Santasiero’s Restaurant on Niagara Street has been a West Side staple for 100 years and is one of the city’s oldest restaurants. Even a flood in 2015 couldn’t get in its way. When it reopened it was by design that much of the restaurant stayed the same – from the red and white checkered table cloths to traditional Italian wine tumblers and an atmosphere to make you feel like you’re part of one big family. 

The food though.  The food is what keeps people coming back.

Don’t expect a menu when you sit down.  Look up, and your food options take up the entire back wall offering mostly classic Italian comfort food.  Some of the staples include spaghetti, ravioli and stuffed shells along with Santasiero’s famous pasta e fagioli, linguini and clams and as advertised on the sign outside of the restaurant, beef on weck. Oh, and you can get anything ‘parmigian’d’ (covered with melted cheese) for just $4.00 extra. Need me to repeat that? Anything. Parm’d.

Note: Current prices and menu items may vary.

The priciest dish on the menu is a full order of chicken parmigiana coming in at a little over $10. My favorite is the eggplant parmigiana, six generous slices of lightly breaded and fried eggplant, covered in a not-too-sweet red sauce and then smothered in what can only be described as a heavenly layer of cheese, melted to perfection.

Good food brings people together. A reputation of trust and customer loyalty keeps them coming back for a century. And with no signs of slowing down, Santasiero’s Restaurant will be welcoming guests, with open arms, for decades to come.

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Santasiero’s Restaurant | 1329 Niagara Street, Buffalo | (716) 510-1247

Hours are 3pm -9pm Sunday, 11am-9pm Tuesday-Friday and 1pm-9pm Saturday.

The post Classic Buffalo Spotlight: Santasiero’s Restaurant appeared first on Visit Buffalo Niagara.


‘Hombre y Lobo’ Mexican Street Style Tacos and Tequila Shop

Tequila cocktails and Mexican street style tacos are coming to downtown Buffalo in the form of Hombre y Lobo restaurant. 

Ryan DiFranco

Hombre y Lobo – or man and wolf in Spanish – will not only be dedicated to serving up super authentic Mexican street food, it’s also going to be a downtown destination to watch Bills games. That’s because co-owner Ryan DiFranco is a huge Bills fan, according to Isaac Domingue, who is also an owner. It’s the combination of a love of Mexican fare, and a love for Buffalo and WNY, that is driving the concept. 

Ryan, who hails from Niagara Falls, is realizing his dream to return to his hometown to open Hombre y Lobo, where he will be able to redirect his cooking energies and passions that he acquired at his 9 year old flagship Denver restaurant, DiFranco’s Italian. The concept is born of Ryan’s “years of adventures in Mexico” that developed into a “a freaky obsession for street tacos.”

Isaac Domingue

With the help of Domingue, the two will open Hombre y Lobo at 149 Swan Street, in the former Black Button Distilling space. Domingue describes the taqueria as having “an electric interior, a family friendly environment, with homemade salsas, guac, and queso, for anyone looking for an escape to Mexico, who will come to call Hombre y Lobo home.”

As for the food?

“The food should ALWAYS speak for itself,” says DiFranco, who possesses a childlike excitement for tacos. “When you visit, you’ll be at the very next best thing to enjoying a taco and margarita on the beach in Mexico. Right here in the great Queen City.”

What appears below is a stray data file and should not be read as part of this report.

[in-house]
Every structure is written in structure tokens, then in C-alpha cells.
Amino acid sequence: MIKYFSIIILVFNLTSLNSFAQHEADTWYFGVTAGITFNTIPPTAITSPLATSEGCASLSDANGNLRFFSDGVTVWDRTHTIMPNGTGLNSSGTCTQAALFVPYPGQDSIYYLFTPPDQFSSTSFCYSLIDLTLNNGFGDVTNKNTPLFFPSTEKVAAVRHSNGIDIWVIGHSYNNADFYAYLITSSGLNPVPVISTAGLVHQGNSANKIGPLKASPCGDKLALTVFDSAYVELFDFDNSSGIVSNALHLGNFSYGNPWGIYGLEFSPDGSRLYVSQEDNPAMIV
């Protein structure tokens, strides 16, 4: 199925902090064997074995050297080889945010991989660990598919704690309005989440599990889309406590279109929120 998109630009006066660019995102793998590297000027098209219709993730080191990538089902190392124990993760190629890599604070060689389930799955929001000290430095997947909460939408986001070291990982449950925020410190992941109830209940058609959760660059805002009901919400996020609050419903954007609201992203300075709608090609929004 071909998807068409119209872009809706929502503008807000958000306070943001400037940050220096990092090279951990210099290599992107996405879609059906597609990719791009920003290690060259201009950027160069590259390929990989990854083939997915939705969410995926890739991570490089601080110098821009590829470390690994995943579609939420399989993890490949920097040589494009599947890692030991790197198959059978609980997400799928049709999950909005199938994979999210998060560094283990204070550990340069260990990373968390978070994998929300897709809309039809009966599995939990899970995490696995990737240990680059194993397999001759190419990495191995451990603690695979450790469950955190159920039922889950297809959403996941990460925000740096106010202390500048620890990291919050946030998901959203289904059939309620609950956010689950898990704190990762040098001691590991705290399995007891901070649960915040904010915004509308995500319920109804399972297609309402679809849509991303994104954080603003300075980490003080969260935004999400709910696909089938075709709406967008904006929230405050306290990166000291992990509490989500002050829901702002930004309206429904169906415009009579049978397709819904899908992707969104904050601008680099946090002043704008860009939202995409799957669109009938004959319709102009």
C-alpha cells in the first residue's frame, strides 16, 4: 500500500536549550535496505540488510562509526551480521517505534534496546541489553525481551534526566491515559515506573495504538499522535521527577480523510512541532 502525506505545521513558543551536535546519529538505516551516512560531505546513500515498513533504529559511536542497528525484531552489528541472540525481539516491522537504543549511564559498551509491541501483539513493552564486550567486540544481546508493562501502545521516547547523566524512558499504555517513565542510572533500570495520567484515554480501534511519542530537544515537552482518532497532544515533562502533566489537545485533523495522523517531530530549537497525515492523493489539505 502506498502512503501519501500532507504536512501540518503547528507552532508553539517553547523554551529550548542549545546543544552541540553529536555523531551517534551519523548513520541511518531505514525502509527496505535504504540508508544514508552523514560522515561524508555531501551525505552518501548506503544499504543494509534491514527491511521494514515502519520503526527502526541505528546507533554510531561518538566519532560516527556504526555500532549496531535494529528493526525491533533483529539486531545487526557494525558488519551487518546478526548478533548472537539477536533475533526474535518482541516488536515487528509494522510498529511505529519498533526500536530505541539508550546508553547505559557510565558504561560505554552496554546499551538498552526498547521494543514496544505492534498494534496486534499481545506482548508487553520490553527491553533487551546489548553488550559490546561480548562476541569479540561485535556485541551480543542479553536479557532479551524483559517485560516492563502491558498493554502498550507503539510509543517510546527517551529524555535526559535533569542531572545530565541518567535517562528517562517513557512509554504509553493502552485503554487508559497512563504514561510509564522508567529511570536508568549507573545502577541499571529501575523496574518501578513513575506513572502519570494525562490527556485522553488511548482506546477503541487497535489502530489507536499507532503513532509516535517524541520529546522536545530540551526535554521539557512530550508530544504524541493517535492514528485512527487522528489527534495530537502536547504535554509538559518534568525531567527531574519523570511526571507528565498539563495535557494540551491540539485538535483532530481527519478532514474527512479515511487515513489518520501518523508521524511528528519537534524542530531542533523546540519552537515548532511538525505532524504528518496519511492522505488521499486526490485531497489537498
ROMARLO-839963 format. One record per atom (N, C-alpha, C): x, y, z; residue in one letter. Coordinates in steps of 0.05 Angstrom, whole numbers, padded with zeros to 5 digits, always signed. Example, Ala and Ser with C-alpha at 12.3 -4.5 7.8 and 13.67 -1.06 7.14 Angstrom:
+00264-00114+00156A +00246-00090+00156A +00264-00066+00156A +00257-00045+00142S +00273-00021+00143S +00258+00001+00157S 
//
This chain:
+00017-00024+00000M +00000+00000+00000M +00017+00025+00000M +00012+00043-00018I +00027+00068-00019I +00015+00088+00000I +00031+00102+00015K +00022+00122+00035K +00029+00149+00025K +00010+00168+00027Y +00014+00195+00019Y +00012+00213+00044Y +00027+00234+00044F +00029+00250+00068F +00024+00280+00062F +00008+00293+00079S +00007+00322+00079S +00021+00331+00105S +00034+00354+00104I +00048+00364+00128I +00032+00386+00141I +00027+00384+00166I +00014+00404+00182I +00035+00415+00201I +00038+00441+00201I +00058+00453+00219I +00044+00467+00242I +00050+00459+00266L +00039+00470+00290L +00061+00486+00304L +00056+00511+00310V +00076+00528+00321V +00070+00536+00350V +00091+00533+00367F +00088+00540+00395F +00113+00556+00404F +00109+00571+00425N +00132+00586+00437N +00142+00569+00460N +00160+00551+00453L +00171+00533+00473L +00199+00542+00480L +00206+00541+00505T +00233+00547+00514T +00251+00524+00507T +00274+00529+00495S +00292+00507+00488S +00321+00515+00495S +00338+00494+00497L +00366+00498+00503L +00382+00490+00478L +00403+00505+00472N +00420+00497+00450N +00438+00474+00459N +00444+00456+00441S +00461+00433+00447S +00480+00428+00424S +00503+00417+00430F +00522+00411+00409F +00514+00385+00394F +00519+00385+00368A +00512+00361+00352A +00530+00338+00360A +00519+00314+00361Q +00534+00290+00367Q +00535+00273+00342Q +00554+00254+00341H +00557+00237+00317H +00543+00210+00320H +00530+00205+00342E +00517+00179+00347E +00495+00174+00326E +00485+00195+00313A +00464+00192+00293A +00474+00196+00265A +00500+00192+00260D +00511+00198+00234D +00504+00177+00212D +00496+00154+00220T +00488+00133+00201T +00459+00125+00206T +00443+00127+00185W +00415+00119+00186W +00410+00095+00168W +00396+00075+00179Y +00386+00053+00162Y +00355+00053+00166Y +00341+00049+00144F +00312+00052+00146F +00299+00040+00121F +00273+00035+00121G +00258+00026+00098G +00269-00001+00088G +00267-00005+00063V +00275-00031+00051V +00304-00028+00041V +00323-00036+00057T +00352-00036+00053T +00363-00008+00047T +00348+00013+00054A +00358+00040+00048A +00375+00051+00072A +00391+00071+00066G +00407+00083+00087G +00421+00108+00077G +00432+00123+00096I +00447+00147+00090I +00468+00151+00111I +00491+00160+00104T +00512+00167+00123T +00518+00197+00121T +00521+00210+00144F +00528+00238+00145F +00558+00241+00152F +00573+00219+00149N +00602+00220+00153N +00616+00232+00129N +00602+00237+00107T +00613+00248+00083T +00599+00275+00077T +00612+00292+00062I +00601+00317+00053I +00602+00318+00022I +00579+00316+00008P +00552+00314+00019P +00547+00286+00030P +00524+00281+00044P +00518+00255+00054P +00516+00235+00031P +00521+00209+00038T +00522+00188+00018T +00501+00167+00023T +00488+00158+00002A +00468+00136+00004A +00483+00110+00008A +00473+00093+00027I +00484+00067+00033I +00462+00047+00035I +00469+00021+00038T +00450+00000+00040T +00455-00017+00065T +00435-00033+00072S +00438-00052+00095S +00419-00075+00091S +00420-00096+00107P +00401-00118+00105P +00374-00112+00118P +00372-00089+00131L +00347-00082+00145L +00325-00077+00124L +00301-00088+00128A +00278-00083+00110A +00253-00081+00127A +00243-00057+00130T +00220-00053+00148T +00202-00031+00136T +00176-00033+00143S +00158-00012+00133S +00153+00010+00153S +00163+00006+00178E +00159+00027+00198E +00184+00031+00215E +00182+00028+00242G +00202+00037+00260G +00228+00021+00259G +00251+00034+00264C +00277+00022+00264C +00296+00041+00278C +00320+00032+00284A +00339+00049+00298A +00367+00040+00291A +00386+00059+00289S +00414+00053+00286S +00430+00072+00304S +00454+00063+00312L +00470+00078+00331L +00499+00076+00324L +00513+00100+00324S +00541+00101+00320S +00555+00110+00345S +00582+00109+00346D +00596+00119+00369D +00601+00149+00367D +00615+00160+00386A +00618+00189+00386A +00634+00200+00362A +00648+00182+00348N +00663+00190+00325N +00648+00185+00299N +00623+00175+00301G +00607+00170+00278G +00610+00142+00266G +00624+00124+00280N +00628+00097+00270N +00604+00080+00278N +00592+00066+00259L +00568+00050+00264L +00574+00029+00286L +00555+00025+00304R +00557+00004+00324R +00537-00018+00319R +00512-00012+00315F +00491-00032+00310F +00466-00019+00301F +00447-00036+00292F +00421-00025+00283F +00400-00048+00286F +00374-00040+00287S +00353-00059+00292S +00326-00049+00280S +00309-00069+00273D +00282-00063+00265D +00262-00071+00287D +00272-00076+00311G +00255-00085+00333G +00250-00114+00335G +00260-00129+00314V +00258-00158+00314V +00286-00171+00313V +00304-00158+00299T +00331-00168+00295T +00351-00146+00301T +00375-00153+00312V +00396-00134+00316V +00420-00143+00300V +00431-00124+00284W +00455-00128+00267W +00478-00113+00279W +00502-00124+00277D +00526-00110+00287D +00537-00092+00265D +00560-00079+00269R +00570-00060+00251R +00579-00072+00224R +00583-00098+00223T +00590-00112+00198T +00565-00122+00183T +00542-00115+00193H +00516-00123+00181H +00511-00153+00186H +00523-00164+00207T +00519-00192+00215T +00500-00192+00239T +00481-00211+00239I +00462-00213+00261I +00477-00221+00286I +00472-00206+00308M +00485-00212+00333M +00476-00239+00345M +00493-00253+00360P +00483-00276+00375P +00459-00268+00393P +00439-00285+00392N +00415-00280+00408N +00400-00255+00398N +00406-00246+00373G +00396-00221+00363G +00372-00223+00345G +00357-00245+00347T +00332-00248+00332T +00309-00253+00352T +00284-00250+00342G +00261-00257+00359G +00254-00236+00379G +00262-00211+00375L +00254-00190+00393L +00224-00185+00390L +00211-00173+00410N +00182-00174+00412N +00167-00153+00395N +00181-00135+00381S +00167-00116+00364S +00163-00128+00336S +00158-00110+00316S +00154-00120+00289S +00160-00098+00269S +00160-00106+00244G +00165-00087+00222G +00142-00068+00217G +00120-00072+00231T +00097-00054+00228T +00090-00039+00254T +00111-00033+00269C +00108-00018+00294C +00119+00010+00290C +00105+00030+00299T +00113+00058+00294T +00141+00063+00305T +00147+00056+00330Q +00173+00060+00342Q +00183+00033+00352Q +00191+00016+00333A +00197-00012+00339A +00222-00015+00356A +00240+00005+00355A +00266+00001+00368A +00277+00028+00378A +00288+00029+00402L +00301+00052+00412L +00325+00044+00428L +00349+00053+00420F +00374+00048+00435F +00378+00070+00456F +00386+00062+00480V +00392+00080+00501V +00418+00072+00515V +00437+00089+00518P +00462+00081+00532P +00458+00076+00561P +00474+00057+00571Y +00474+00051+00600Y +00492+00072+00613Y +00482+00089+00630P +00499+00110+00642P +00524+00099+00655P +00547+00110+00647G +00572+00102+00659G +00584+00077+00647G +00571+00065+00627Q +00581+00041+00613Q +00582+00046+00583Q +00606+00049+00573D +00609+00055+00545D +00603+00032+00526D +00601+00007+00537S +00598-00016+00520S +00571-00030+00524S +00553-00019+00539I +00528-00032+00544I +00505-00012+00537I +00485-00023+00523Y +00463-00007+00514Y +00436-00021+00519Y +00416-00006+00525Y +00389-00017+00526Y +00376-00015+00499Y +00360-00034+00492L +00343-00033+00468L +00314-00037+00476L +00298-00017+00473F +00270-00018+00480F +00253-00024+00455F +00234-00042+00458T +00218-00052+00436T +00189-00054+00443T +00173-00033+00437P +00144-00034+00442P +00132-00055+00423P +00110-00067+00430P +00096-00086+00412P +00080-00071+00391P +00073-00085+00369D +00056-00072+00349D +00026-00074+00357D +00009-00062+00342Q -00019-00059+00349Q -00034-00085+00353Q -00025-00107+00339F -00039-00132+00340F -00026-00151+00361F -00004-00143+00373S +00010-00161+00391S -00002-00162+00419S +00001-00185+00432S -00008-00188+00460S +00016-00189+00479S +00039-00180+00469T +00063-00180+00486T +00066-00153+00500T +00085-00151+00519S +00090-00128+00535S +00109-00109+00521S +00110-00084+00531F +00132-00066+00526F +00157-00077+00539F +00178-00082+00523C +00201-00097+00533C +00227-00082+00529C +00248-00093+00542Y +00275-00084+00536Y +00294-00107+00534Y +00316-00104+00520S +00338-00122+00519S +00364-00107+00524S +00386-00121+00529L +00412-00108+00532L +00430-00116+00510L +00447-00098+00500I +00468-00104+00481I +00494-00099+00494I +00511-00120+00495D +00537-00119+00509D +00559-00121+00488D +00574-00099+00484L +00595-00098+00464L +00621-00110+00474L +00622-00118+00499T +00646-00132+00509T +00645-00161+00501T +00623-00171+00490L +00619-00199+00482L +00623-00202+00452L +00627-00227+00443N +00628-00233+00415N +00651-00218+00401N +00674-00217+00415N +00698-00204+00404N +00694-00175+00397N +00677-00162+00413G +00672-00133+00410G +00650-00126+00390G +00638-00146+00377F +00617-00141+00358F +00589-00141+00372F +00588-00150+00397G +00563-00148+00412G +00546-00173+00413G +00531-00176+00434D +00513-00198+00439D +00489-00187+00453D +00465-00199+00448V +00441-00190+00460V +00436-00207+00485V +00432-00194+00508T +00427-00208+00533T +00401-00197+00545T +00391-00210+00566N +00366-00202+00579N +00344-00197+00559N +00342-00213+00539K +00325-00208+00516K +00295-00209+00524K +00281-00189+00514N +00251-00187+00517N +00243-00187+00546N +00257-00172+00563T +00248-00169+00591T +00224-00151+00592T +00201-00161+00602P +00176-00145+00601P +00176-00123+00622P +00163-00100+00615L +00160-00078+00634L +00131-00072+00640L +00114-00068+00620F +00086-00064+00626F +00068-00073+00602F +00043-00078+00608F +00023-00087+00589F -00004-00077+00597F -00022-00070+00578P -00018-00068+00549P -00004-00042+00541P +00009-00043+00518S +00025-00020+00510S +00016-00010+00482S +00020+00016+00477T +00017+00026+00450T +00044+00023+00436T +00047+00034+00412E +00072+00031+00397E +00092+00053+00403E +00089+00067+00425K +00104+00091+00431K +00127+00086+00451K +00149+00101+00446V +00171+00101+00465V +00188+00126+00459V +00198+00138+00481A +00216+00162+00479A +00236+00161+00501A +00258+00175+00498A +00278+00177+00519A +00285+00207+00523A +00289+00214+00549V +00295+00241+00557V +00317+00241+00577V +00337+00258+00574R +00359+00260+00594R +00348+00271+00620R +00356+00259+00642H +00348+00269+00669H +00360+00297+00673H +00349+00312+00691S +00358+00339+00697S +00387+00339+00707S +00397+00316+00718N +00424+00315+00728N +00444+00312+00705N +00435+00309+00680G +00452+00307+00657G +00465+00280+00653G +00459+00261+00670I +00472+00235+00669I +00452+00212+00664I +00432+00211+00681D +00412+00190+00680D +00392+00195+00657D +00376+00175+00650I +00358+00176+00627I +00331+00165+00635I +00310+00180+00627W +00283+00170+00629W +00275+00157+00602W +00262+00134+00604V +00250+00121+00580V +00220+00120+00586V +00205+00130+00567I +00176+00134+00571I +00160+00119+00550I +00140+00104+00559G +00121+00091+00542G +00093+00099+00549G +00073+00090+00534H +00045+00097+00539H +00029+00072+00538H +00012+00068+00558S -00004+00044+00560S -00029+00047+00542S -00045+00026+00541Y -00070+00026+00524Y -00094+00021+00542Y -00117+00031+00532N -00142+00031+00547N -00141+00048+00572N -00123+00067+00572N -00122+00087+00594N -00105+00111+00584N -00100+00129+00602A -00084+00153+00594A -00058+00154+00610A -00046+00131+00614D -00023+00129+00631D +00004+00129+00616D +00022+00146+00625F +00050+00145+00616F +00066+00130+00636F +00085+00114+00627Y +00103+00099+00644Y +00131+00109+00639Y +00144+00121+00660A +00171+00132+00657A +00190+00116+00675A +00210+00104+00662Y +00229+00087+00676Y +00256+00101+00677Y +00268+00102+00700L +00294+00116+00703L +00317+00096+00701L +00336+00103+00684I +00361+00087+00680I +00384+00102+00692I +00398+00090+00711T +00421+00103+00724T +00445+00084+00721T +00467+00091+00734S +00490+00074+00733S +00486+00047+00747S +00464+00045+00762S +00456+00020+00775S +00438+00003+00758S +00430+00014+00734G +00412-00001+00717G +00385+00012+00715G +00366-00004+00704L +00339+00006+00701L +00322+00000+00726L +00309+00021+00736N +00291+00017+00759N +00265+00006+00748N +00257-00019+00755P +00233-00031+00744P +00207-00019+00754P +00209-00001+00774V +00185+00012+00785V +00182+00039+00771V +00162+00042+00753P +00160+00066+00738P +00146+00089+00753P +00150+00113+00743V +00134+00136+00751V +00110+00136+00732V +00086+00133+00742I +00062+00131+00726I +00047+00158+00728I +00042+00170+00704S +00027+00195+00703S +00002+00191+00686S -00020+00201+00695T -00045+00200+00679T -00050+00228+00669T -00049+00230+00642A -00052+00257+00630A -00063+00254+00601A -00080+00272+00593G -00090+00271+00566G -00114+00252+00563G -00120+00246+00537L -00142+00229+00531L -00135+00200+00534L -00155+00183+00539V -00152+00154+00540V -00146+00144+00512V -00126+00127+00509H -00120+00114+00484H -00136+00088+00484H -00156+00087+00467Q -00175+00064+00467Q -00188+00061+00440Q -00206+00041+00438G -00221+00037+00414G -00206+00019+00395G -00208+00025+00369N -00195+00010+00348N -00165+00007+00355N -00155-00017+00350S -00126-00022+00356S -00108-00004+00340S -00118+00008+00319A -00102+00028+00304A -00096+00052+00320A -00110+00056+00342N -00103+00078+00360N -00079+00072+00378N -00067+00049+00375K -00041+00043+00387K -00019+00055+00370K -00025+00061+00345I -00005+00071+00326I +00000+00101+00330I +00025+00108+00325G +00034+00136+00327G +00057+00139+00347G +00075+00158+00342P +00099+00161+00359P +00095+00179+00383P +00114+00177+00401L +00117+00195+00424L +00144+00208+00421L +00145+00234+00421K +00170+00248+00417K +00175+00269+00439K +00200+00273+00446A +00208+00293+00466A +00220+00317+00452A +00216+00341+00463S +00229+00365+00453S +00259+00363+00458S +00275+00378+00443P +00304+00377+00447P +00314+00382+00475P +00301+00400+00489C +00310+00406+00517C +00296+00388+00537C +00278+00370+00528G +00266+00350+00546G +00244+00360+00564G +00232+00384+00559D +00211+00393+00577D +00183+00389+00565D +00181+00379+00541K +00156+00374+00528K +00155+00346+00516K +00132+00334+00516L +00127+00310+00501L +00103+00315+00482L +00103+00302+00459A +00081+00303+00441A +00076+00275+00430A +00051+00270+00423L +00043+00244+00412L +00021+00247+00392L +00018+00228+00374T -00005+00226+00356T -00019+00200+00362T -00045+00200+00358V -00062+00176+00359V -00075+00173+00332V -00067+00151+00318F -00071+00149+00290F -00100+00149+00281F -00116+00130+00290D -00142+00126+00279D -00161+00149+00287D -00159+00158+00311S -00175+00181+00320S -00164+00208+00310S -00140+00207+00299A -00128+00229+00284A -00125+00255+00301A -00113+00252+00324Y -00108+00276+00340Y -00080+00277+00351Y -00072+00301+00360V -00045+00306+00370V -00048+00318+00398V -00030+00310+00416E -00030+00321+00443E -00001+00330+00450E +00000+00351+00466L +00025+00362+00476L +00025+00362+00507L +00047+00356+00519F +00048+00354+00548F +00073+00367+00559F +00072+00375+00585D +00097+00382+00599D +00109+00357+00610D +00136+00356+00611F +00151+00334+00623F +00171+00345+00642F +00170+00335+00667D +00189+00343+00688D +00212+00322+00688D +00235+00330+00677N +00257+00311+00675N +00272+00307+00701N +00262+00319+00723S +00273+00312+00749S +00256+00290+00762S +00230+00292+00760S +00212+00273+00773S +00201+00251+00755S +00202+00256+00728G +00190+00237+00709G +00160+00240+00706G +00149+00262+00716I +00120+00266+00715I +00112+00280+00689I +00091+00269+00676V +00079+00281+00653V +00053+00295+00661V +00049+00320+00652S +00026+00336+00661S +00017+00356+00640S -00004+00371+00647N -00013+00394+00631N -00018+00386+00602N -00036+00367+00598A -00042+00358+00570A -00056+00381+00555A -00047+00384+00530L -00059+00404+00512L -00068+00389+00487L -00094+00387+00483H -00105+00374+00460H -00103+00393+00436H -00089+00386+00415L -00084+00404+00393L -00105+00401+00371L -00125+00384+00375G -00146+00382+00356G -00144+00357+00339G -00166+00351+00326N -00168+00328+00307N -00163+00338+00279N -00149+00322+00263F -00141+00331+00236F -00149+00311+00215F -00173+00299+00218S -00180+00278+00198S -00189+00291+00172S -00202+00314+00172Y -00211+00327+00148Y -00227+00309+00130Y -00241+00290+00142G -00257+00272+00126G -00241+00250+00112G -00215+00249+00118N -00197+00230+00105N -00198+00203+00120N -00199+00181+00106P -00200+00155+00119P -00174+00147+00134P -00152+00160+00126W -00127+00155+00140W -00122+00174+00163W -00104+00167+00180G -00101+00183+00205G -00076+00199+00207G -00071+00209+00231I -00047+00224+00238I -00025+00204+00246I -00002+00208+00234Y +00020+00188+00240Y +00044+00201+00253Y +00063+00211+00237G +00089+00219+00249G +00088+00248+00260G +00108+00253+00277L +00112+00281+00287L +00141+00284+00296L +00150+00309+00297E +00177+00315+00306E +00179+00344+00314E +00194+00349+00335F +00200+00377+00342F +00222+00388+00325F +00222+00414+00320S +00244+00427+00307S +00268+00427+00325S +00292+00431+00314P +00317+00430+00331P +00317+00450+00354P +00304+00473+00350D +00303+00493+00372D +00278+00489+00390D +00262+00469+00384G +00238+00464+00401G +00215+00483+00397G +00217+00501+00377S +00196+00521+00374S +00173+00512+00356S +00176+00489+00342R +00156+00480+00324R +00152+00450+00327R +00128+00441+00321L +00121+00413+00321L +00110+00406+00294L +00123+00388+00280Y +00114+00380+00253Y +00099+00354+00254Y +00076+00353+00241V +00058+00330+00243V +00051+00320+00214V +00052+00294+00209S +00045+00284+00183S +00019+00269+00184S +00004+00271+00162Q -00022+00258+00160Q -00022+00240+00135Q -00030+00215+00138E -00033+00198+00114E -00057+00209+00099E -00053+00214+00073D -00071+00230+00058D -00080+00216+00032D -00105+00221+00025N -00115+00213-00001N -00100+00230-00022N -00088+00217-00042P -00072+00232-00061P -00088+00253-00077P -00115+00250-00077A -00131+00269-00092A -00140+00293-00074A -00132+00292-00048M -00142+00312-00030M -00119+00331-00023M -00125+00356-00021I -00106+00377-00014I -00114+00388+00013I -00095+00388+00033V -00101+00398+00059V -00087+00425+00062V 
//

Former Black Button Distilling

Dates and details to remember:

The family Siberian Husky, Zander (who actually loves wearing a sombrero)

Grand Opening (Nov 5, 2021) – Join the Hombre y Lobo opening celebration and enjoy traditional street tacos, special tacos inspired by Buffalo, cocktails, and Latin music.

Industry Night (Mondays): Hombre y Lobo will be open Mondays “because we know what it’s like to be a hardworking member of the F&B industry.” Join Hombre y Lobo for marg, tequila, and taco specials, all night long, EVERY MONDAY.

Taco Tuesdays: (Tuesdays): Tacos deserve to be celebrated. Check out Hombre y Lobo for taco and cocktail specials on the day made for tacos.

Catering and Special Events: With a reservable private rooftop and capacity to cater offsite private parties, Hombre y Lobo has one of the best views in the city for a catered party and a planner (if desired) to make it the perfect event.

Authentic street tacos


Sunday: Closed Monday: 4-10PM Tuesday: 4-10PM Wednesday: Closed Thursday: 4-10PM Friday: 4-11PM Saturday: 4-11PM

For more information visit Hombre y Lobo in-person (grand opening is November 5 – see invite below), or visit the taqueria online.

Hombre y Lobo | 149 Swan Street | Buffalo, NY, 14203 | (716) 427-8703 | View menu | | Facebook | Instagram


Captain Matthew Webb and his Water Mission

Author: Andrew Zebrun III, with the help of one of Captain Webb’s descendants. 

People think they know history, until they go and actually look. Or as Paul Harvey would say, get “The rest of the story.”

Swimming the English Channel at the time Captain Webb accomplished the feat, was considered suicide. But then on the other hand, one climbs the mountain because the mountain is there. When challenging nature in the extreme, an inner knowing of oneself can be found. How else does someone endure nearly 22 hours in freezing cold water, covered with grease? There were boats with him… he could’ve climbed aboard one, but he pressed on to greatness.

Capturing the love and adoration of humanity must have been very rewarding after such a strenuous ordeal. People who would never consider attempting this because there are perfectly good boats, could never understand the real goal of knowing oneself in such an extreme. Having monuments erected, and books written about you means that you’ve reached out and touched humanity’s heart.